Interesting reading at:

Keeping it Real | LinkedIn

Some big players weigh in, including David Conant, Greg Demchak and David Baldacchino.

Associated blog post:

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# Tag: precision

**3.142m²**
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**
*

What Revit Wants

Interesting reading at:

Keeping it Real | LinkedIn

Some big players weigh in, including David Conant, Greg Demchak and David Baldacchino.

Associated blog post:

This post was prompted by this from Darren Snook.

Firstly, let’s see actual **pi** to a decent level of precision:

3.1415926535897932384626433

Can Revit handle high precision pi calculations?

As a test, let’s use a circle with a diameter of 2000mm (radius of 1m). Using the above precision, the area should be __equal to pi__ in m².

Make a new project in Revit, no template, Metric. Draw a Filled Region with radius of 1000mm. The Properties Palette reports the area as:

Ok, obviously we need to increase the __precision of Area__ in our Revit project. Into:

- Manage – Project Units – Area.
- Set Units to square millimetres, Rounding – Custom, Rounding increment:

0.000000000001 (I couldn’t get Revit to accept any higher – it would just say ‘Invalid Input’, which I take to mean “what you’re asking for is a bit ridiculous”.)

Properties box for the filled region NOW reports:

3141592.854703690900 mm²

3141592.653589793238 (same amount of digits from the definition of pi)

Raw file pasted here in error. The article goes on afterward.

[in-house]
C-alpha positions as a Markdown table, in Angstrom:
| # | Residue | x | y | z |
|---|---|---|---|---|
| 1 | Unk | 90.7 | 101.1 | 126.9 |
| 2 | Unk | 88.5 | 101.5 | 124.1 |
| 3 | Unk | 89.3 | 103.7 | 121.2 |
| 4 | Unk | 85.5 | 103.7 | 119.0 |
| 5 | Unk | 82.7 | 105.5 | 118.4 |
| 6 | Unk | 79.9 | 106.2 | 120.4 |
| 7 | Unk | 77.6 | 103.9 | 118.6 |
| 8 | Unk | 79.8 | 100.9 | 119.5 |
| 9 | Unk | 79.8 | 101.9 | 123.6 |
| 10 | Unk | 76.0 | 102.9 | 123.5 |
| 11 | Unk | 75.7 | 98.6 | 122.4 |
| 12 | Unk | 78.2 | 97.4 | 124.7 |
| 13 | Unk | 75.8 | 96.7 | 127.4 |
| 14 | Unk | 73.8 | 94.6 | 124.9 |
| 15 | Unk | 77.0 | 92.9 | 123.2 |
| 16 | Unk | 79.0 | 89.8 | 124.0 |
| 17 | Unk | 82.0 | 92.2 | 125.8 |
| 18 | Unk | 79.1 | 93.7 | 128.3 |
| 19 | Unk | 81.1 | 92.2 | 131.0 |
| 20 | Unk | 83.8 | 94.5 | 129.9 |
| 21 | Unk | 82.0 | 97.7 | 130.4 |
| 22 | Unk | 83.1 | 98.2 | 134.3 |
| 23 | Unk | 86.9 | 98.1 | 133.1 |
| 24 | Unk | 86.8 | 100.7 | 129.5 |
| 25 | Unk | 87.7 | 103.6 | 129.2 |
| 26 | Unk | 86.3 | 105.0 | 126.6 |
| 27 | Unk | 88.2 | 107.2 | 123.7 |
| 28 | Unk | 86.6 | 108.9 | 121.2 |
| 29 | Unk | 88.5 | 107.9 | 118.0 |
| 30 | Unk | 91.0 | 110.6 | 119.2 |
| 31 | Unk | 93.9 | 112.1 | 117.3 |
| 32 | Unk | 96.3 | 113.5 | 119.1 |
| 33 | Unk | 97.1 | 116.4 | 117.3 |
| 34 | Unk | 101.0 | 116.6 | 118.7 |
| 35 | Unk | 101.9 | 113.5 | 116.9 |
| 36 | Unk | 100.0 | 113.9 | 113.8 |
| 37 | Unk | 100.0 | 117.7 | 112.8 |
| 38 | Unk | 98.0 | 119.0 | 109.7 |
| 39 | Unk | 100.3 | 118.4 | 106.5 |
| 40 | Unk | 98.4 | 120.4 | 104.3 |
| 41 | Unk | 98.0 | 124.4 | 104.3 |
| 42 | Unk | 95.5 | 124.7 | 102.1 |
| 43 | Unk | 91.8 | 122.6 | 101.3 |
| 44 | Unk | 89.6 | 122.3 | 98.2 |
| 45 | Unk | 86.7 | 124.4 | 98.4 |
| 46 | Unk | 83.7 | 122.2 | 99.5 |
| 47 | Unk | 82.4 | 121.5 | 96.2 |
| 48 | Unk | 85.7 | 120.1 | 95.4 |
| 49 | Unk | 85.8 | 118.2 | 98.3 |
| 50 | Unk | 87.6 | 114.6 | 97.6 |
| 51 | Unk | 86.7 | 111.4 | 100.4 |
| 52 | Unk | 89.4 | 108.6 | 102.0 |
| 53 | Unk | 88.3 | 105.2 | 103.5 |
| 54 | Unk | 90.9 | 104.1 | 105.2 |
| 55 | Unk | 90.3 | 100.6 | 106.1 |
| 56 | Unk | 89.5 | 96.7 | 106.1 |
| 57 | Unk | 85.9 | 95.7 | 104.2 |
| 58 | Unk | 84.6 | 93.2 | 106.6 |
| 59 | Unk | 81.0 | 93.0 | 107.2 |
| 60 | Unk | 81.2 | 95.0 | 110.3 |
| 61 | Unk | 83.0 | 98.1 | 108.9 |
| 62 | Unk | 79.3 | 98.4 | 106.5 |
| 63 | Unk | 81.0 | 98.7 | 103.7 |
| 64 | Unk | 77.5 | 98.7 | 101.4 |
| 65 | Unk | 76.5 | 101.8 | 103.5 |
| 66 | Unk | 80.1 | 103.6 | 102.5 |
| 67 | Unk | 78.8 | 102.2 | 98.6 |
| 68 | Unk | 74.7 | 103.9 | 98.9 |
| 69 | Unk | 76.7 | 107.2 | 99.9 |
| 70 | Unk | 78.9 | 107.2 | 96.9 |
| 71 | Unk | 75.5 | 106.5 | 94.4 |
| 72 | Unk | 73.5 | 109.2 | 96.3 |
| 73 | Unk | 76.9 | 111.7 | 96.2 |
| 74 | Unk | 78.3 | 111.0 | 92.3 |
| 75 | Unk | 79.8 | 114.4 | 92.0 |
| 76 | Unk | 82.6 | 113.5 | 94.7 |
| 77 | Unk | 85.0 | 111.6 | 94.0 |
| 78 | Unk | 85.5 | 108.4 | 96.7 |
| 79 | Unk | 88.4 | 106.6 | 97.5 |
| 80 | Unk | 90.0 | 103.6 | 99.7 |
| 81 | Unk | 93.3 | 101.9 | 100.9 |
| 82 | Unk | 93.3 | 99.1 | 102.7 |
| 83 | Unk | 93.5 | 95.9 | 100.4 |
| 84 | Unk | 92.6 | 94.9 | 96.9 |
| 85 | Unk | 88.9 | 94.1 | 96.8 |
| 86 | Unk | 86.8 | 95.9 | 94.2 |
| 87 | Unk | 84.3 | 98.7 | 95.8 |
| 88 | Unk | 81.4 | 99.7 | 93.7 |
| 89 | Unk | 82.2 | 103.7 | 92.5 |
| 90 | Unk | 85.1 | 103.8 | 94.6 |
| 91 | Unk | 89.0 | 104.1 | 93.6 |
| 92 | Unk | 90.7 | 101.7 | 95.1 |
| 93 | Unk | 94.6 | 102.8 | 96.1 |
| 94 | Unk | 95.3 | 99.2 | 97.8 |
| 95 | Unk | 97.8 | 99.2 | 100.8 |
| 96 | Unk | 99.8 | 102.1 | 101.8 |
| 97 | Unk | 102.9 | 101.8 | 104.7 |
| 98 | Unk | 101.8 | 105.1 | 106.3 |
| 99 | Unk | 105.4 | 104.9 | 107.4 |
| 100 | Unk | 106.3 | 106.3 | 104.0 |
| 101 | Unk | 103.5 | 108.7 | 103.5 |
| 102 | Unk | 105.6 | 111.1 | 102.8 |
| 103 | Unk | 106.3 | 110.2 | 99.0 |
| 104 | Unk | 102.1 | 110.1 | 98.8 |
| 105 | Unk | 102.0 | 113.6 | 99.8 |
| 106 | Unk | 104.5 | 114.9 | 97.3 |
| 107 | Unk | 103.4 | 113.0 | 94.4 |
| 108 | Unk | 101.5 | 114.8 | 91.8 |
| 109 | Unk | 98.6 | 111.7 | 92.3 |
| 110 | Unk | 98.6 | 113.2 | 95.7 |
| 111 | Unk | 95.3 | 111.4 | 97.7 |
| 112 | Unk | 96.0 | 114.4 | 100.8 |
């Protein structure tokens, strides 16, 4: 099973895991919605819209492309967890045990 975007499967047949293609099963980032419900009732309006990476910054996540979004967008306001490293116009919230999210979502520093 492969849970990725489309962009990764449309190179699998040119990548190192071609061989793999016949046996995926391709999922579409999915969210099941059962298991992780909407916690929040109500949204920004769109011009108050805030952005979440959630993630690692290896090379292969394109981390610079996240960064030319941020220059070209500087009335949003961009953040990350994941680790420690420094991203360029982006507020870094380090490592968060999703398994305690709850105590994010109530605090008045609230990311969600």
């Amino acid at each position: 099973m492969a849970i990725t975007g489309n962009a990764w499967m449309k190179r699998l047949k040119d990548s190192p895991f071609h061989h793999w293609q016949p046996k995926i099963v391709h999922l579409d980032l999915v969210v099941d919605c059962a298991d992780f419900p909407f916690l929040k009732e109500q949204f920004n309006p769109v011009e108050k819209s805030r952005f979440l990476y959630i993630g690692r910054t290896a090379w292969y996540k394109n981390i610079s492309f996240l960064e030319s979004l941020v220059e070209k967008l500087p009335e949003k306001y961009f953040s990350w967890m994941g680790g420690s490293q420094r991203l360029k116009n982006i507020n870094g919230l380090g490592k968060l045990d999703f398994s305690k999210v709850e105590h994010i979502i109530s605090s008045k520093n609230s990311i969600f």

The percentage of inaccuracy between the two?

0.0000000640165425247805 % (the Revit value is slightly larger)

This was a value difference of 0.201113897662 mm²

However, I am prepared to accept the above level of precision, at least in 99.999994% of my projects 🙂

The lesson? If you are going to use Filled Regions for areas AND you want good precision, make sure you adjust your Project Units accordingly.

In response to:

Revit @ Waterman: Revit Needs to Go Back to School

Thanks to one of our readers, we have a solution for the schedule precision problem described here.

The comment below the lines gives the formula to convert an Area into a __rounded number__ in a schedule, and the totals work! Thanks **Максим Ашихмин**.

Максим Ашихмин

Type: Number
**round(Area / 1 м² * 100) / 100** – rounding to 2 decimal place

round(Area / 1 м² * 10) / 10 – rounding to 1 decimal place

My previous post:

What Revit Wants: Area Calculation Totals – Rounding and Precision

The problem – even when you use Rounding (by changing precision settings in the schedule), the totals are still calculated from the most accurate measurement Revit has available. So, for 3 areas of 4.4m² Revit says that:

4 + 4 + 4 = 13m²

One workaround is to convert the Areas into Integers (using a Calculated Parameter), and hide the original Area column … still doesn’t exactly work sometimes. While you get an illusion of consistency, you tend to lose precision. The reason is that the __overall __rounding of the figures does not necessarily match the __individual__ rounding of figures.

For example, lets say you have 3 areas of 4.4m² each. Using rounding to 0 decimal places by using the precision settings, you will get 13m² for the total, but using the integer method above you will get a __less accurate but more consistent __12m².

I wonder if a percentage based technique could be used? It still wouldn’t be ideal, particularly if there were some ‘dumb’ constants that had to be added to Calculated Parameters.

What about you? How do you solve this precision vs consistency problem? One obvious way is to simply use more decimal places in your schedule – but then you cannot use the Integer method, and you can still run into the same problem… For example, 3 areas of 14.45m², using rounding to 1 decimal place: